CAROLINE BACON [Baker] ROGERS [HARDY]
From: Our Pioneer Heritage
Caroline Baker Rogers Hardy was a pioneer midwife and nurse in St. Goerge, Washington County, Utah for many years. She was born in Noridgewalk, Maine, September 16, 1806 and in young girlhood moved with her mother to Georgetown, Massachusetts where she married Samuel B. Hardy on the 17 of January 1826. For six years a home was made in Georgetown and then the Hardys moved to a farm in East Bradford, now Groveland, Essex County. Here they were visited by Mormon Elders and embraced the gospel in 1840. Immediately after their conversion, the Hardy home became headquarters for missionaries and meetings were held there each Sunday until they joined the migration to Utah. During the years Caroline resided in Massachusetts she studied obstetrics and nursing.
After the martyrdom of the Prophet Joseph Smith, the Hardys were visited by Wilford Woodruff and a life-long friendship was established between them. He urged them to go to Utah and accordingly in 1850 they started from Kanesville, Ohio in the company over which he presided. After arriving in Salt Lake City, Caroline took up her practice of midwifery and nursing for about ten years, then went to Southern Utah with her husband who was called to the Dixie Mission. Except for a few years spent in Virgin City, Mrs. Hardy practiced in the St. George area. She brought into the world more than one thousand babies. She, herself, was the mother of a large family. Her eldest son, Augustus, was one of the first four Mormons who came to Dixie as missionaries in 1854. Caroline lived to be ninety-years old, passing away at her home in St. George, in November, 1898. (pg 469)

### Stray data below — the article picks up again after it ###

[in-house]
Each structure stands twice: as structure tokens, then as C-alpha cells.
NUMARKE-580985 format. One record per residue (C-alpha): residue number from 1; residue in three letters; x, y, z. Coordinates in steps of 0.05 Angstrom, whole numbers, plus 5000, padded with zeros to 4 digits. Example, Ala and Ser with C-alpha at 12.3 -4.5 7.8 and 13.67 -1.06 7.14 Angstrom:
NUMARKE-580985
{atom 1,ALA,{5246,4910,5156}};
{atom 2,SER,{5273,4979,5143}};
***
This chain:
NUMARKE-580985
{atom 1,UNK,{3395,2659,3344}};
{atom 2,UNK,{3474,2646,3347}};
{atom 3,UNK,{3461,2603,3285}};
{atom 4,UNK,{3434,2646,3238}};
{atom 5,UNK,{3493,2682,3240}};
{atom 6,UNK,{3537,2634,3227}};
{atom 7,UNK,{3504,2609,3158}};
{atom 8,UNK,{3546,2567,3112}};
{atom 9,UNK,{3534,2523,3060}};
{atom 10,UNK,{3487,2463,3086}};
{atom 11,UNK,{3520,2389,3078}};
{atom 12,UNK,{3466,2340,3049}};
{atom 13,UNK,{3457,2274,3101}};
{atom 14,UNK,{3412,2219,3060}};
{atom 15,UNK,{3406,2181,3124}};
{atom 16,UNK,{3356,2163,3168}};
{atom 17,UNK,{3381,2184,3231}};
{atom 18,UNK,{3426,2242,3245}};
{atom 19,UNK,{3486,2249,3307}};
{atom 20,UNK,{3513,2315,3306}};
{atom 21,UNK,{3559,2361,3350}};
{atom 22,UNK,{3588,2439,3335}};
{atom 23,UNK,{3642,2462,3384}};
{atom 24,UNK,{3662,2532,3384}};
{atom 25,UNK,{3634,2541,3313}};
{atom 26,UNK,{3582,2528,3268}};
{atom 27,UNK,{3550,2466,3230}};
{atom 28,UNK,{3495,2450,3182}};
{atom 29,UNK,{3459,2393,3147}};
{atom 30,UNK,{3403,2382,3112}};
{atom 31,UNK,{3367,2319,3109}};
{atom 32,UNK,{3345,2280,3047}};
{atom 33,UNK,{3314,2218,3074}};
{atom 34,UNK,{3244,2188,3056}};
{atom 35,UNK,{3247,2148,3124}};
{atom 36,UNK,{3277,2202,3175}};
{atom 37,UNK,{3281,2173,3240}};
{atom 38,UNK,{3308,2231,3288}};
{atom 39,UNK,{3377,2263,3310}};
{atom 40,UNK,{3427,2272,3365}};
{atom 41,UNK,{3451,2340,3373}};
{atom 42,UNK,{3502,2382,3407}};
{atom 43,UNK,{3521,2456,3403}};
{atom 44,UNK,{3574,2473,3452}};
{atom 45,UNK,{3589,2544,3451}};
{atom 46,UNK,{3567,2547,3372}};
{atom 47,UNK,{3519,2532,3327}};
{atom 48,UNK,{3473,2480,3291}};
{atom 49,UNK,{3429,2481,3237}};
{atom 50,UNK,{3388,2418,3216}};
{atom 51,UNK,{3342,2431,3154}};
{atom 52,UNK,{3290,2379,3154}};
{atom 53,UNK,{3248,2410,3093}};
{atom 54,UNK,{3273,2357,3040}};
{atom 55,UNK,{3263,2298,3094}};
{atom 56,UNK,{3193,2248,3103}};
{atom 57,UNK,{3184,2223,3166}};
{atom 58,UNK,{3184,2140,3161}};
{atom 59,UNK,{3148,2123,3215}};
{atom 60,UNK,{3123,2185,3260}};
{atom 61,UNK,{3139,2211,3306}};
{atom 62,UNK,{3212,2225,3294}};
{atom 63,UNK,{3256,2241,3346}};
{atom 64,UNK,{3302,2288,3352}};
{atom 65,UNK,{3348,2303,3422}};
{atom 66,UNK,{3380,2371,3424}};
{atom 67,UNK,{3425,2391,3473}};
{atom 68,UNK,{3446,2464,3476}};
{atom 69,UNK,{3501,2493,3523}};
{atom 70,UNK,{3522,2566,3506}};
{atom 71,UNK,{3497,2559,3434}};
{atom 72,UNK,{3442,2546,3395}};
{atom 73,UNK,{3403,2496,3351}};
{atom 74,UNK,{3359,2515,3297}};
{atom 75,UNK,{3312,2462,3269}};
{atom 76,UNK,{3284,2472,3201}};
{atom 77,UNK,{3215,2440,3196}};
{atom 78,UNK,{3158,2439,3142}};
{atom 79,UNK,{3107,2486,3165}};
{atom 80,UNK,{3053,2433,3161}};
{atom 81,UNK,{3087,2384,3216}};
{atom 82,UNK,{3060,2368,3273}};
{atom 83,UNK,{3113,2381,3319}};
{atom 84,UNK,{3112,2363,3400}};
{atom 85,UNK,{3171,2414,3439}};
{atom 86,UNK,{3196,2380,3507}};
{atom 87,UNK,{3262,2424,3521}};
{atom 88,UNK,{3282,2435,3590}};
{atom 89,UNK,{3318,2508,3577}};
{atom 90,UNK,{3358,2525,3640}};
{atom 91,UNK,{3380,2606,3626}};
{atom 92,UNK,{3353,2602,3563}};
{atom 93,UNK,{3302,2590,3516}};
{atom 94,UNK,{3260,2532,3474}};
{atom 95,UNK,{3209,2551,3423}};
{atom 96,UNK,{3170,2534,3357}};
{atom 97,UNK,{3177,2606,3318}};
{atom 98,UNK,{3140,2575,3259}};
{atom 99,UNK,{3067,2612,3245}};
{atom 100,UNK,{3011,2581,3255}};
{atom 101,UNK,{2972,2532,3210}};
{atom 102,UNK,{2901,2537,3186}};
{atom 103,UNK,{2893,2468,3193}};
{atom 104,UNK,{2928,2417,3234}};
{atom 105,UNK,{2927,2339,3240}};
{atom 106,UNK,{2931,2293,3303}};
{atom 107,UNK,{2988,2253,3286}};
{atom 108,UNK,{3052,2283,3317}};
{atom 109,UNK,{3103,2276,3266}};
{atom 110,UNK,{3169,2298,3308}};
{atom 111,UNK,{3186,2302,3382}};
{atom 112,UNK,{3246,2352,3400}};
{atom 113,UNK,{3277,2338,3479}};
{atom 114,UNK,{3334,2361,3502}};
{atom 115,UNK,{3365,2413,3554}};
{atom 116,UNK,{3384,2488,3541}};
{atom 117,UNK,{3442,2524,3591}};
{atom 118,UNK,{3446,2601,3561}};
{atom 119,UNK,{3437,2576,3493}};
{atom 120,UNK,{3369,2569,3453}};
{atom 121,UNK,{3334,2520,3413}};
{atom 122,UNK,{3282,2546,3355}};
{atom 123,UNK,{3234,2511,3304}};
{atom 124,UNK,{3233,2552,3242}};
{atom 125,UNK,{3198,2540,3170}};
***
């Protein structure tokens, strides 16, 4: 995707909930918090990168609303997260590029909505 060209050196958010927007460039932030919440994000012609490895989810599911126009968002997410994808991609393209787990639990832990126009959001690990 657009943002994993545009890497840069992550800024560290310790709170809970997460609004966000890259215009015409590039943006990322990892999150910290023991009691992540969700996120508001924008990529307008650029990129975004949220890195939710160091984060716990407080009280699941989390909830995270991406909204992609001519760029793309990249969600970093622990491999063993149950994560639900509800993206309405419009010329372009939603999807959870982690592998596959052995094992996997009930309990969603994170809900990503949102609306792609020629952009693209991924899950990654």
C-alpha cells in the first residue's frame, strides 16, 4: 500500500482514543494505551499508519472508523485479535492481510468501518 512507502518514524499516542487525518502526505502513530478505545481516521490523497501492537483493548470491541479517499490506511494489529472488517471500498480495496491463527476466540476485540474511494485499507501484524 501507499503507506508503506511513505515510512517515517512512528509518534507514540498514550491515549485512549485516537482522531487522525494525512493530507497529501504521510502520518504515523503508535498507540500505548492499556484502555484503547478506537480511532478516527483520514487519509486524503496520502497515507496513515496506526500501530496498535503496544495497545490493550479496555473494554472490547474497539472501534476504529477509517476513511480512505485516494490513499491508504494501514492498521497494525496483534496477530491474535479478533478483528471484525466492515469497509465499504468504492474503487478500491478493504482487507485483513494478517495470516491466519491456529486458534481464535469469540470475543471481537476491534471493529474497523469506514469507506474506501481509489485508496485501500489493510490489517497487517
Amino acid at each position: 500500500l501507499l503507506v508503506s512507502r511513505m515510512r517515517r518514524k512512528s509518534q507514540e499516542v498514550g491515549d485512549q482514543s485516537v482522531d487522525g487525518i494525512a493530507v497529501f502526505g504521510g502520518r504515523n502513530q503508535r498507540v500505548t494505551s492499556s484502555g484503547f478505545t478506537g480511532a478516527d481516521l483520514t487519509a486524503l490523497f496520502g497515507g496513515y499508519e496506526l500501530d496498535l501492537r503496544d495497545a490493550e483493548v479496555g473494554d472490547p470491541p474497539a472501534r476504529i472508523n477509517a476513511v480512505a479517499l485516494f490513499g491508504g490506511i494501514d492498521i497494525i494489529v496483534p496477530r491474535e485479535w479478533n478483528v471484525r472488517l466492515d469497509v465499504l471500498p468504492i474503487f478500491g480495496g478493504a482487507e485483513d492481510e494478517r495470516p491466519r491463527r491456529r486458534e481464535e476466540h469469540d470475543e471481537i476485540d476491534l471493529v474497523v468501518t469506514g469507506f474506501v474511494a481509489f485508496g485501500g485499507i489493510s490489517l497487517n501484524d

From: A History of Washington County From Isolation to Destination
Midwives were often more available to the Latter-day Saints who were dispersed widely across the Dixie landscape. Two St. George midwives in the pioneer period were Mary Ann Hunt Nielson and Caroline Baker Rogers Hardy. Both came to Dixie with their husbands in the early pioneer period. Like many others, these two women had some form of midwife training before coming to Utah. Both lived to their nineties and delivered hundreds of babies during their years in southern Utah. They performed their services largely before the territorial government of Utah began licensing midwives in 1893. (pg 106)
Our Pioneer Heritage. Kate B. Carter. Daughters of the Utah Pioneers, Salt Lake City, Utah: 1963. Volume 6. Salt Lake County Library System: Headquarters-80 East Center Street, Midvale, Utah 84047 (929.7 C323)
A History of Washington County From Isolation to Destination. Douglas D. Alder, Karl F. Brooks. 1996. Utah State Historical Society Washington County Commission. (Salt Lake County Library System 979.248 Ald)